The 46th president of the United States needs to grapple with multi-tiered crises at home and reestablish ties with vital allies in Europe and beyond. Gino de la Paz looks at some of the challenges facing the new administration following four years of chronic political chaos and a rocky transition of power.
“Politics need not be a raging fire destroying everything in its path,” Joe Biden said in his inaugural address. After being sworn in as the 46th president of the United States in January, he reminded those present that there is “much to repair, much to restore, much to heal, much to build, and much to gain.” The message of hope for unity was a sign that the American people had begun to turn a corner.
Finally, along with Vice President Kamala Harris, the first woman, African American and South Asian American to assume the office, sensible adults are back in 1600 Pennsylvania Avenue. The tenor of their grammatically complete sentences – delivered with neither boast nor bluster – brings back leadership, civility and common decency to US politics. After living through the four-year tantrum of “a child that you hate,” to quote the British-American comedian John Oliver, business as usual is an immense relief.
Mission: reverse the damage wrought by an American Nero
While Biden’s first day in the Oval Office was a success, shaping a meaningful presidency following a rocky transition of power will probably take more than booking Lady Gaga to perform “The Star-Spangled Banner.” A burning Rome populated by tens of millions primed for mass hysteria awaits the new commander-in-chief. This is thanks to a predecessor who peddled unsubstantiated facts as his business model and employed strategic vandalism as his leitmotif.
To grapple with converging, multi-tiered crises – from a raging pandemic, a climate emergency and systemic racism, to economic inequality, a growing anti-democratic movement and a tarnished hegemony – Biden must summon shrewd political skill in forging successful policy responses.
Alas, his every move will be misreported by a right-wing media machine still comically loyal to their tribal overlord. Young, progressive Democrats, meanwhile, want a warrior – Biden is a dealmaker. The former will never get over the America that could have been, with Bernie Sanders and Alexandria Ocasio-Cortez doing TikTok dances in the White House of their wettest, wildest dreams.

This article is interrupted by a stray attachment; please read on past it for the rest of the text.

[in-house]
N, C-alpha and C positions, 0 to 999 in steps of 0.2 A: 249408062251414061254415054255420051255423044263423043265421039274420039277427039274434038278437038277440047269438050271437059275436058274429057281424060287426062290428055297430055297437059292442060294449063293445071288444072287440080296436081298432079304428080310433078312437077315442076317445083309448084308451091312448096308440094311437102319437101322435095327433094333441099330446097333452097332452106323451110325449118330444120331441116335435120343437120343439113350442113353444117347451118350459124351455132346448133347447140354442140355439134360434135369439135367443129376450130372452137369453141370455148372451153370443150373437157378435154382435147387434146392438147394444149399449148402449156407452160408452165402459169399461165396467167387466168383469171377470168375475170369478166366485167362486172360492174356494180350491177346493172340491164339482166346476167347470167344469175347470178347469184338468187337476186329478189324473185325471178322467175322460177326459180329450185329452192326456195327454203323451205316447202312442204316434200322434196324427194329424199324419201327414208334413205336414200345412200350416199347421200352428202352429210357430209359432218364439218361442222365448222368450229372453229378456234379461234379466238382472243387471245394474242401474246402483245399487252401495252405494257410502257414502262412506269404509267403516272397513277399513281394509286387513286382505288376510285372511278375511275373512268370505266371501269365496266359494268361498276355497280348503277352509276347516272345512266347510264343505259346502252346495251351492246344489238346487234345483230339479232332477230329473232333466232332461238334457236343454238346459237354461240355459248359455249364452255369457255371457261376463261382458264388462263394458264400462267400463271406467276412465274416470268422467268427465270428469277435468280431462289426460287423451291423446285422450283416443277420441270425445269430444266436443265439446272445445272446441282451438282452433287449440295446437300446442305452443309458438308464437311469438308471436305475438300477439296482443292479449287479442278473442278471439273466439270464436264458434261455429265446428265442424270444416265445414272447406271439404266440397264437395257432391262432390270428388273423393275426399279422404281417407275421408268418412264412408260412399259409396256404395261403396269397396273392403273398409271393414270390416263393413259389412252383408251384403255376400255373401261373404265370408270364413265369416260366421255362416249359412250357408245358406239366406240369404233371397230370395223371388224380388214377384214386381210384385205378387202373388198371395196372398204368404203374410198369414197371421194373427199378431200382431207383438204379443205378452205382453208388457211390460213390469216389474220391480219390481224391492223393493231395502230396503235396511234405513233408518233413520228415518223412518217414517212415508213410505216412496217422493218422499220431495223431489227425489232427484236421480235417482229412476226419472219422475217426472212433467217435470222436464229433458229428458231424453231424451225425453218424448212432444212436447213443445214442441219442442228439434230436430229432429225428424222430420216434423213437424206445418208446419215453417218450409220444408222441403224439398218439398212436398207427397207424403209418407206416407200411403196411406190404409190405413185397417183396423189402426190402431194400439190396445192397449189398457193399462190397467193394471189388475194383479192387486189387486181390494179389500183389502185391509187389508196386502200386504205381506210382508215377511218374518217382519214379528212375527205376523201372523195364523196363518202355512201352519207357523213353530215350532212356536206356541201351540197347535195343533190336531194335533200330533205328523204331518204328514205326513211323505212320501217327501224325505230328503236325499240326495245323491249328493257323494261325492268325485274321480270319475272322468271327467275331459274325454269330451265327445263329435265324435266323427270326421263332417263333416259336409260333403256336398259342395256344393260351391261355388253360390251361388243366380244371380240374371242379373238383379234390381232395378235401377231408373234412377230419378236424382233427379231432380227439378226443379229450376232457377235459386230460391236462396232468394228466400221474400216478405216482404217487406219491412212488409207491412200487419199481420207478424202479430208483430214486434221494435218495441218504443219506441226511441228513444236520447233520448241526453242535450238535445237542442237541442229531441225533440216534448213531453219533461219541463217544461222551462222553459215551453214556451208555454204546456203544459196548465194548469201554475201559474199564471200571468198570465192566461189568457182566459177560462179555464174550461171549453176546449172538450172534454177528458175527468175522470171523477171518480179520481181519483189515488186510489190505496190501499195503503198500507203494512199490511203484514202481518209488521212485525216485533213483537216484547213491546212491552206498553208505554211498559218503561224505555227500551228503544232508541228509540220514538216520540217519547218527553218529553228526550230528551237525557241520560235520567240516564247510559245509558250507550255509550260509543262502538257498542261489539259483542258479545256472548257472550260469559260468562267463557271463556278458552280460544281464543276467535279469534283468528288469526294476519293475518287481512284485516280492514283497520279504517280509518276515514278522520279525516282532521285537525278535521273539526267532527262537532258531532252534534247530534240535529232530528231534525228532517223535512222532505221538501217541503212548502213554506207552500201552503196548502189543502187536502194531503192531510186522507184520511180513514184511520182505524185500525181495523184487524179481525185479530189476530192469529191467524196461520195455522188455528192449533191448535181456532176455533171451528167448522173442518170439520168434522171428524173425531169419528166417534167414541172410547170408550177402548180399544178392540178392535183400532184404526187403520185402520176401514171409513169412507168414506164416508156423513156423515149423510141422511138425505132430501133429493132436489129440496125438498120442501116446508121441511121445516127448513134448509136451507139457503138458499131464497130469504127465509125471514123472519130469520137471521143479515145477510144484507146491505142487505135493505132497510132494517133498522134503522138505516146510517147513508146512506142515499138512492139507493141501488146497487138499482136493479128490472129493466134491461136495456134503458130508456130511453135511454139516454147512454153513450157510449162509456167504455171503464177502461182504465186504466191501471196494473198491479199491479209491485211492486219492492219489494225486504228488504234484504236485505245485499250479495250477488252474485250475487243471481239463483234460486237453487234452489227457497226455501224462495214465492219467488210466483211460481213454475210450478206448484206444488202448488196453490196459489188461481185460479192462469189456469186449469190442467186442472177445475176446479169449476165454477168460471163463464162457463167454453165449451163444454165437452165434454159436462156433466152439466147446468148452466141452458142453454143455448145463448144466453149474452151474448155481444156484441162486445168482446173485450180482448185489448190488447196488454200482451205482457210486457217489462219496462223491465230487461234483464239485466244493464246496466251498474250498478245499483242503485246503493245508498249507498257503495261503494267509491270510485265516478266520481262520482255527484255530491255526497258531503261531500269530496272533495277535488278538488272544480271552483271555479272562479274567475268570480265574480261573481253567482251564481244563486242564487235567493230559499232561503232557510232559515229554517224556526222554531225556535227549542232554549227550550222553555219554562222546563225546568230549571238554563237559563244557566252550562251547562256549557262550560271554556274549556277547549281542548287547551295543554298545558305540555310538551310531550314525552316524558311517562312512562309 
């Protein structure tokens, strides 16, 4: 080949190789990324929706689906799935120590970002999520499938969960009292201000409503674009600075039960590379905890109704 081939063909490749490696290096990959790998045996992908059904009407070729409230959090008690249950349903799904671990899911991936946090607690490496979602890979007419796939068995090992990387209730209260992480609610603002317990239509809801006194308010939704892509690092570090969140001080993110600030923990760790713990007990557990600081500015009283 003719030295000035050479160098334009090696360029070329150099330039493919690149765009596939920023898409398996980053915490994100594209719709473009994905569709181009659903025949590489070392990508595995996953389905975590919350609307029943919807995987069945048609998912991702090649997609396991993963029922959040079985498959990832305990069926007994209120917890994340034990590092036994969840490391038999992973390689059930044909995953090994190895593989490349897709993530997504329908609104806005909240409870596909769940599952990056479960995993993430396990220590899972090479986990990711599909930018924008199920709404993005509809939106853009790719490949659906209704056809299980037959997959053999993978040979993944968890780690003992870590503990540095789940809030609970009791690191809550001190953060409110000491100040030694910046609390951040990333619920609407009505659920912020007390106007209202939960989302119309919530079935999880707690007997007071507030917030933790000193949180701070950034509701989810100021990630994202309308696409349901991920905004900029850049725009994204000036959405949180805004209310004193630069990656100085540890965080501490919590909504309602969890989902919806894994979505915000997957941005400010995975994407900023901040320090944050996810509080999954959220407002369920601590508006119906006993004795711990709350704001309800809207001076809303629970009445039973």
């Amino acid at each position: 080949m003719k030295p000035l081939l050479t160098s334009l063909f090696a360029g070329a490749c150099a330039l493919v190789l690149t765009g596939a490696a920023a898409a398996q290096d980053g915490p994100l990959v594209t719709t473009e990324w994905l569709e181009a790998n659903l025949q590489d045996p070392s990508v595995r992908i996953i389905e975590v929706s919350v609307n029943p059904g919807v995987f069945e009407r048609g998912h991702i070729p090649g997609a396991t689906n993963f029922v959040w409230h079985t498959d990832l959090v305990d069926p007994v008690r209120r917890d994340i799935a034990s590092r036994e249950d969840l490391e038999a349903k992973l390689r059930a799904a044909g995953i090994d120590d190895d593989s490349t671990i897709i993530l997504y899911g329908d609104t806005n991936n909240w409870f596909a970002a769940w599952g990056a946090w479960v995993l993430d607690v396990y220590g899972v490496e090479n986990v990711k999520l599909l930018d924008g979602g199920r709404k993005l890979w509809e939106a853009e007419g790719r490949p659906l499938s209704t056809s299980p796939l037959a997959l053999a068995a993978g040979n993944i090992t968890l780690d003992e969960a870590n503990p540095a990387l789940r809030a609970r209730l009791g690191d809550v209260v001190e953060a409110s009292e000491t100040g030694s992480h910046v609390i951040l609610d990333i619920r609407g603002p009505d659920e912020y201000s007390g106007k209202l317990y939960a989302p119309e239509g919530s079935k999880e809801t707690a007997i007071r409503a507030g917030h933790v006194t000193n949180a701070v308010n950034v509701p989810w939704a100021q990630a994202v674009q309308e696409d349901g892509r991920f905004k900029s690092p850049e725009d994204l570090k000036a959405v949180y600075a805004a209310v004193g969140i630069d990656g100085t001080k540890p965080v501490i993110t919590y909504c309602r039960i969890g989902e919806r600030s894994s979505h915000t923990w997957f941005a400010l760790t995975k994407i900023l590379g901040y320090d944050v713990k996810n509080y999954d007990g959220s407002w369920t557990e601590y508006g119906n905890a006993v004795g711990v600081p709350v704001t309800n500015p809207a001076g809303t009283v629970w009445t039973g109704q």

The upside for Biden? His background and experience should enable him to withstand this crucible for the ages. The downside? Partisan fury will make solving America’s problems, like, a total struggle. Somewhere, a pool of overcaffeinated writers is already turning this scenario into an episode of “The Simpsons.”
Rebuilding trade bridges with the EU won’t be easy
For us in Europe, Biden kicking off his presidency was a cue to exhale. That said, J.Lo’s “Let’s get loud!” shouldn’t be taken as a thumbs up to completely unclench just yet.
Economic tensions between the US and the EU remain high. The previous administration placed billions of dollars in tariffs on European goods, targetting products from cheese, olive oil and various jams to steel and aluminium. Disputes over aviation subsidies and tech taxes will not be settled right away either.
If there was ever a perfect moment to soothe nerves about the state of free trade across the Atlantic, it should’ve been around now. Instead, Biden’s “Buy American” executive order – which prioritises US federal government purchases of US-manufactured items over foreign-made ones – looks set to achieve the opposite.
Yes, Biden won, but don’t expect a revolution
“Working cooperatively with other nations that share our values and goals does not make the United States a chump. It makes us more secure and more successful,” Biden wrote in 2020. But reestablishing America’s ties with vital allies – especially Germany and France, both rankled by He Who Must Not Be Named and his aggressive trade approach – is easier said than done. German Chancellor Angela Merkel once said her country could no longer count on America to help impose world order.
Nonetheless, EU leaders are relieved that Biden is in power as his welcome centrism allows for the proper environment to repair, renew and redefine US-EU relations. “This new dawn in America is the moment we have been waiting for for so long,” said President of the European Commission Ursula van der Leyen. “Europe is ready for a new start with our oldest and most trusted partner.”
In terms of being able to negotiate deals, Biden is possibly the best thing apart from an actual European in the White House. Again, however, Number 46 has his work cut out for him. The United States and its closest European buddies still don’t see eye to eye on a number of key issues, from China and Venezuela to trade. Similar to his vow to unite a deeply divided America, Biden’s challenge to regain trans-Atlantic trust will be a step-by-step process, not a sudden revolution.
Gino de la Paz is a senior copywriter who sides with the registered Democrats on his mother’s side of the family. He really misses precedented times.
The Miltton Futures event series continued with a discussion on Joe Biden’s United States and the opportunities and challenges it offers Nordic businesses. We discussed the trends and policies that will impact every business in the world with international business leaders and experts immersed in the U.S. market.
Watch the recording of the event here:
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